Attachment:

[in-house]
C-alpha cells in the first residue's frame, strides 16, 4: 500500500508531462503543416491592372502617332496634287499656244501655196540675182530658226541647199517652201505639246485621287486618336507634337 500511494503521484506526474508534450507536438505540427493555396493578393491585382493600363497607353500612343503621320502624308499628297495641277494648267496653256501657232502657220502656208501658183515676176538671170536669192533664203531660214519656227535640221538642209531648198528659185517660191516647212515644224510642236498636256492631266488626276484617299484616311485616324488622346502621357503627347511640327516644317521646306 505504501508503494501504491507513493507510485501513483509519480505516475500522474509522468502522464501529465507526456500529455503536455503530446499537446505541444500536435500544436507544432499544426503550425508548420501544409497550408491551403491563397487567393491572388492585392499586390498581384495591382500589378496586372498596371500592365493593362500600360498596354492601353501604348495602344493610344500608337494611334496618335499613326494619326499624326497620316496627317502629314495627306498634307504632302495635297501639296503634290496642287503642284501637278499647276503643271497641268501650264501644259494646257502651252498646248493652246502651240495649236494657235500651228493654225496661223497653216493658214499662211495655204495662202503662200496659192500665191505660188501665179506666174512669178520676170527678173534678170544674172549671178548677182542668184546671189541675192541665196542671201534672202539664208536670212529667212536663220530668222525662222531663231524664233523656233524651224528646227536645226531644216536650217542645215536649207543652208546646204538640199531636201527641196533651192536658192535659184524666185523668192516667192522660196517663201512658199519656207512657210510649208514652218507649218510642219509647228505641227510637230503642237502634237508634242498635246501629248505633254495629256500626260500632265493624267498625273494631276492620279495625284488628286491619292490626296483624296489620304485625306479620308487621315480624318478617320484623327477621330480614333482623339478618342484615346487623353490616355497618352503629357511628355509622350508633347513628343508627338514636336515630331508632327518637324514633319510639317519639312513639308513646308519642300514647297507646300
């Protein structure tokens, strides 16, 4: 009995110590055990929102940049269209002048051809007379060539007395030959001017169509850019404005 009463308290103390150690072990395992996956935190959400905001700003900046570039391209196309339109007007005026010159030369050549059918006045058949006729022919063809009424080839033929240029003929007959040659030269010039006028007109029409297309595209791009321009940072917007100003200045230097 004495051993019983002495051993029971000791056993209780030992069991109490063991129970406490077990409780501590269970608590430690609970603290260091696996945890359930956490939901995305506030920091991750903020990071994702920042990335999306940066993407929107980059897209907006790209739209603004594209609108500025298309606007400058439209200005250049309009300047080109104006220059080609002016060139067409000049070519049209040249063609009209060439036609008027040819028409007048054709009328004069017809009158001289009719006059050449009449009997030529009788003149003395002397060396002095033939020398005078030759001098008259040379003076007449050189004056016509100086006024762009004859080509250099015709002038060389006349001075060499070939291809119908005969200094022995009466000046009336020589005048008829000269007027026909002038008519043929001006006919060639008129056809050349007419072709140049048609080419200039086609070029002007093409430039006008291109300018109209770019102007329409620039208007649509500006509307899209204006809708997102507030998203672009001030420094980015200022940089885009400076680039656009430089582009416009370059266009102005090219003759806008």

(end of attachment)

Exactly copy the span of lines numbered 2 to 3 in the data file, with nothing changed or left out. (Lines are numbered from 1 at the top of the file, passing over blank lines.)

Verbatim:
C-alpha cells in the first residue's frame, strides 16, 4: 500500500508531462503543416491592372502617332496634287499656244501655196540675182530658226541647199517652201505639246485621287486618336507634337 500511494503521484506526474508534450507536438505540427493555396493578393491585382493600363497607353500612343503621320502624308499628297495641277494648267496653256501657232502657220502656208501658183515676176538671170536669192533664203531660214519656227535640221538642209531648198528659185517660191516647212515644224510642236498636256492631266488626276484617299484616311485616324488622346502621357503627347511640327516644317521646306 505504501508503494501504491507513493507510485501513483509519480505516475500522474509522468502522464501529465507526456500529455503536455503530446499537446505541444500536435500544436507544432499544426503550425508548420501544409497550408491551403491563397487567393491572388492585392499586390498581384495591382500589378496586372498596371500592365493593362500600360498596354492601353501604348495602344493610344500608337494611334496618335499613326494619326499624326497620316496627317502629314495627306498634307504632302495635297501639296503634290496642287503642284501637278499647276503643271497641268501650264501644259494646257502651252498646248493652246502651240495649236494657235500651228493654225496661223497653216493658214499662211495655204495662202503662200496659192500665191505660188501665179506666174512669178520676170527678173534678170544674172549671178548677182542668184546671189541675192541665196542671201534672202539664208536670212529667212536663220530668222525662222531663231524664233523656233524651224528646227536645226531644216536650217542645215536649207543652208546646204538640199531636201527641196533651192536658192535659184524666185523668192516667192522660196517663201512658199519656207512657210510649208514652218507649218510642219509647228505641227510637230503642237502634237508634242498635246501629248505633254495629256500626260500632265493624267498625273494631276492620279495625284488628286491619292490626296483624296489620304485625306479620308487621315480624318478617320484623327477621330480614333482623339478618342484615346487623353490616355497618352503629357511628355509622350508633347513628343508627338514636336515630331508632327518637324514633319510639317519639312513639308513646308519642300514647297507646300
């Protein structure tokens, strides 16, 4: 009995110590055990929102940049269209002048051809007379060539007395030959001017169509850019404005 009463308290103390150690072990395992996956935190959400905001700003900046570039391209196309339109007007005026010159030369050549059918006045058949006729022919063809009424080839033929240029003929007959040659030269010039006028007109029409297309595209791009321009940072917007100003200045230097 004495051993019983002495051993029971000791056993209780030992069991109490063991129970406490077990409780501590269970608590430690609970603290260091696996945890359930956490939901995305506030920091991750903020990071994702920042990335999306940066993407929107980059897209907006790209739209603004594209609108500025298309606007400058439209200005250049309009300047080109104006220059080609002016060139067409000049070519049209040249063609009209060439036609008027040819028409007048054709009328004069017809009158001289009719006059050449009449009997030529009788003149003395002397060396002095033939020398005078030759001098008259040379003076007449050189004056016509100086006024762009004859080509250099015709002038060389006349001075060499070939291809119908005969200094022995009466000046009336020589005048008829000269007027026909002038008519043929001006006919060639008129056809050349007419072709140049048609080419200039086609070029002007093409430039006008291109300018109209770019102007329409620039208007649509500006509307899209204006809708997102507030998203672009001030420094980015200022940089885009400076680039656009430089582009416009370059266009102005090219003759806008």